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Why should DC pension schemes consider ESG and SRI (x 12!)

December 13th, 2017

12 points from our response to the DWP consultation into ‘where DC schemes invest’

The following points are a boiled down version of our response to the DWP’s recent consultation on the topic of: ‘Where DC pension schemes invest’.

Most importantly – and by means of an introduction – it is important to say that we very much welcome this consultation…

SRI Services and the Fund EcoMarket ‘friends and supporters’ * who attended our meeting with report Author David Farrar, support the view that DC pension scheme members should have access to significantly better information about where their money is invested – and believe that improving transparency would bring significant benefits.

  1. Openness and transparency enhance trust and can improve member engagement.
  2. We believe ESG/SRI/responsible ownership has a role to play in helping members to connect with their investments (‘member engagement’) as it spans the divide between ‘real life’ and investment.
  3. Greater awareness of the wider social and environmental implications of where we invest can contribute to better outcomes for members in retirement.
  4. Supplying members with text based information that sets out the wider goals, aims, preferred areas of investment, example holding and any intended impacts would help to encourage greater member involvement (and investment).
  5. Pension schemes should aim to reflect government policy in key area such as climate change in order to accelerate progress. (Example areas of desirable alignment include the Cabinet Office/ DCMS’ Social Investment work, BEIS’ Green Finance work and the government’s support for the Paris Climate Agreement & the TCFD.)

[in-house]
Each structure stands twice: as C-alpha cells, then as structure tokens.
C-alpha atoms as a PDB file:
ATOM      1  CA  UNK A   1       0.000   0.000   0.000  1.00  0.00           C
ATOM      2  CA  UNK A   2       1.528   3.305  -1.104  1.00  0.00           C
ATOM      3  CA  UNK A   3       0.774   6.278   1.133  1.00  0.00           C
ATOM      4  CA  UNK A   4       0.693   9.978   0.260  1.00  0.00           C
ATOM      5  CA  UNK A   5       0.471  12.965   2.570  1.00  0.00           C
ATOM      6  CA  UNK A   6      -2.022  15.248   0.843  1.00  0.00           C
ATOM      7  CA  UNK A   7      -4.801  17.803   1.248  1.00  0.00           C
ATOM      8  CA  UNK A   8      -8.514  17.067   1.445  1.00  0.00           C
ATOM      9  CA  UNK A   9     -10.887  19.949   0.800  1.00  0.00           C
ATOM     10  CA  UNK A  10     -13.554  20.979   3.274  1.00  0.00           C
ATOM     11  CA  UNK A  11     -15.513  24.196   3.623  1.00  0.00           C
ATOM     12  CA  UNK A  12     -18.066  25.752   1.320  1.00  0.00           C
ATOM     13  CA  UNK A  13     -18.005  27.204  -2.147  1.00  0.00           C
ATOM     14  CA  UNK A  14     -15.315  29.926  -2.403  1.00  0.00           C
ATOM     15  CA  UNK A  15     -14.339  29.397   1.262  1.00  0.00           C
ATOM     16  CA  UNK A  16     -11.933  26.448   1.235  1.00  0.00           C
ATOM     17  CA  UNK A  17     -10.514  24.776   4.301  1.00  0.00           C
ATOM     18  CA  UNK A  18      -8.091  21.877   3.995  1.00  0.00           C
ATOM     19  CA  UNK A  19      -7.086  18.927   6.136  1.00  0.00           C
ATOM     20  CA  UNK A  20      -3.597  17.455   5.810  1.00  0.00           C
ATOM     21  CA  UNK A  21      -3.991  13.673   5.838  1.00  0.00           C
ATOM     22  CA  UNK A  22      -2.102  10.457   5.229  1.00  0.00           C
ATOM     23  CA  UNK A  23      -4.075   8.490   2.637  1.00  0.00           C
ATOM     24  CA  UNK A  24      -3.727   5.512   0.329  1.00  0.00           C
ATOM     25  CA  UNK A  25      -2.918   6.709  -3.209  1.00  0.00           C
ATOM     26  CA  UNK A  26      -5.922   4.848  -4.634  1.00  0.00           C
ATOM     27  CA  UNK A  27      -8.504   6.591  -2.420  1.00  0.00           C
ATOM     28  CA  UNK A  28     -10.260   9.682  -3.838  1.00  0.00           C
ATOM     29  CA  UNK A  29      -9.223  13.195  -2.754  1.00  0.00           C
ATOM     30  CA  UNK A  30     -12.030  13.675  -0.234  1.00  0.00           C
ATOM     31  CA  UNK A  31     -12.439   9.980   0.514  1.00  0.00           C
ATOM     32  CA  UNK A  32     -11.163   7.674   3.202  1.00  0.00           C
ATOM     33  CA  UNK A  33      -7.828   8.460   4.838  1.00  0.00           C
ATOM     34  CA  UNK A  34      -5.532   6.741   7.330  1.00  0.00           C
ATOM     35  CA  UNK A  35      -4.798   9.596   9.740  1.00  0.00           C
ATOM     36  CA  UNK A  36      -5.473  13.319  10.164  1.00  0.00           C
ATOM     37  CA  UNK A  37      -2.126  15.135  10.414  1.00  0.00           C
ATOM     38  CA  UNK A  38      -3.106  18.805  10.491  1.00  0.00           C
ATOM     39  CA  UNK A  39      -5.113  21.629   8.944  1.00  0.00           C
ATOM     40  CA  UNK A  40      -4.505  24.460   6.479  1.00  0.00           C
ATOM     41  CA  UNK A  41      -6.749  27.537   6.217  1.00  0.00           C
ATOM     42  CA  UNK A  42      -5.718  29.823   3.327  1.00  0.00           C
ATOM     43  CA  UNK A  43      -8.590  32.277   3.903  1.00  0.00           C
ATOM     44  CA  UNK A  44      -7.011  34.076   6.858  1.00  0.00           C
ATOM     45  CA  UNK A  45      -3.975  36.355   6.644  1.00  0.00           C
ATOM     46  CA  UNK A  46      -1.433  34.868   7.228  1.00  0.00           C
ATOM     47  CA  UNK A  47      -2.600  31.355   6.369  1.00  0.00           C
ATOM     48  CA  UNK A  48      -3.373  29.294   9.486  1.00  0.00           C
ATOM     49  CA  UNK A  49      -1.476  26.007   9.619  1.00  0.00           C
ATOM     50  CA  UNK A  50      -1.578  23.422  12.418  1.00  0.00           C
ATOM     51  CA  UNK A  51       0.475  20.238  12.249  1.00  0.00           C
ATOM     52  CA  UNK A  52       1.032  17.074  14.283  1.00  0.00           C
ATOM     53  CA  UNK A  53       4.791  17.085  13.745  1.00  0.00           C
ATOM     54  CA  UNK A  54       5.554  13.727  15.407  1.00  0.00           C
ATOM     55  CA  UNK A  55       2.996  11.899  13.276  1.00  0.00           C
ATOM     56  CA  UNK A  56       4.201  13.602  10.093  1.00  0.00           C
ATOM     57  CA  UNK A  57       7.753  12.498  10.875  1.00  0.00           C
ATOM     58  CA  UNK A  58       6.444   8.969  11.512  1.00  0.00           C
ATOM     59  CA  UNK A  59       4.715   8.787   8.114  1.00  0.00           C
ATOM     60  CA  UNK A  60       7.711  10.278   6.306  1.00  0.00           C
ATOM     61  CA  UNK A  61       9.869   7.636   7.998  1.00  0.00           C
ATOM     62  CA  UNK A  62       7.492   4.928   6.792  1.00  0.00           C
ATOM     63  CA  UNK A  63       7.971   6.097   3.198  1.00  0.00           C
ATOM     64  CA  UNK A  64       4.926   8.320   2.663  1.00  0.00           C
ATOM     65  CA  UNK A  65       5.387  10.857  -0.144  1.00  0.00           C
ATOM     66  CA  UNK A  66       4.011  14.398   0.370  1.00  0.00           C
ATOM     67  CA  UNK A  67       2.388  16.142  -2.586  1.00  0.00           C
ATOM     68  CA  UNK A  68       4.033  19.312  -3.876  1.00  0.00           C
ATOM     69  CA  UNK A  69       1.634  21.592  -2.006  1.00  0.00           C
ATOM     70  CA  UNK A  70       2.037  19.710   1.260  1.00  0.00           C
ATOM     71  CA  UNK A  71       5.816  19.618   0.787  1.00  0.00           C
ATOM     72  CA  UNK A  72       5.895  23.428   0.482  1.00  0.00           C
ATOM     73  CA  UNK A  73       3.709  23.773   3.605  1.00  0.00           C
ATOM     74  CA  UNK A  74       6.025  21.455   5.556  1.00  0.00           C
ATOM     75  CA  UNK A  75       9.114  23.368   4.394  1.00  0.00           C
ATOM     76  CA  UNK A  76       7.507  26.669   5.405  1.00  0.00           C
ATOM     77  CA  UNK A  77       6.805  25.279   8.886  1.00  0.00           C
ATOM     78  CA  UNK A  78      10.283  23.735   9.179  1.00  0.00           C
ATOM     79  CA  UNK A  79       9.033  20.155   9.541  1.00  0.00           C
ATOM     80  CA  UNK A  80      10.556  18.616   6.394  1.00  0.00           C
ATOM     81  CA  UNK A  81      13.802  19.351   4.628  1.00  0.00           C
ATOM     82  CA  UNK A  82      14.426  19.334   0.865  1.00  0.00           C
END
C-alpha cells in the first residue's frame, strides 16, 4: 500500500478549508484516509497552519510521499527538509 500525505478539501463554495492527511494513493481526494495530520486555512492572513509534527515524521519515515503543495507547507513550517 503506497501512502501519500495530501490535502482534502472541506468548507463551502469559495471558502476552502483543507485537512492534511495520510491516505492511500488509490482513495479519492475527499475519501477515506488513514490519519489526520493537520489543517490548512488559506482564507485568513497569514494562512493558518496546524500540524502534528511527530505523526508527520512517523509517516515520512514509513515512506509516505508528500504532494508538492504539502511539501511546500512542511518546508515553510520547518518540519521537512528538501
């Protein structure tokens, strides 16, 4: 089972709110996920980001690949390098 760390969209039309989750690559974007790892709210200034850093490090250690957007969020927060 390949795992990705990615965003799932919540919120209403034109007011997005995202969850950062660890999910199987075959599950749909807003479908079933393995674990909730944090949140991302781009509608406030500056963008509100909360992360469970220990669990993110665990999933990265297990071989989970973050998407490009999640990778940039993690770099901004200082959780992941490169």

6. No schemes should ignore ESG issues.  Members should always be offered additional ‘ethical’ options.
  7. All schemes (ie trustees and plan sponsors) should be required to cover ESG/SRI/stewardship strategies in their documentation. It may be that the SIP document is the right place for this – but it is equally possible that this could sensibly sit elsewhere.
  8. The existing Statement of Investment Principles, ‘SIP’ SRI/ESG disclosure requirements have been in force since 2000 but have not permeated to individual member level – so disclosure on request (ie without appropriate flags) – has not proven to be sufficient.
  9. The relevant wording of the SIP disclosure requirements should be strengthened to obligate the proper consideration of SEE/ESG issues by trustees and scheme sponsors.  This should be on a ‘comply or explain’ basis – and explicitly reference climate risk.
  10. SEE /ESG information should form part of the RFP process as well as regular information supplied to members (via links).
  11. We would support the development of a standardised template for ‘where schemes invest’ (whilst recognising this should be supported with additional information and links).
  12. We recognise that trustees will need support in this area and believe that there are various ways in which members of the financial services community that care about ethical, social and environmental issues can help make this more manageable.

 

*Rathbones, Sarasin & Partners, Phil Castle IFA, PLSA (noting that others could not attend due to short timescales).

This meeting followed an event kindly organised by the Transparency Task Force

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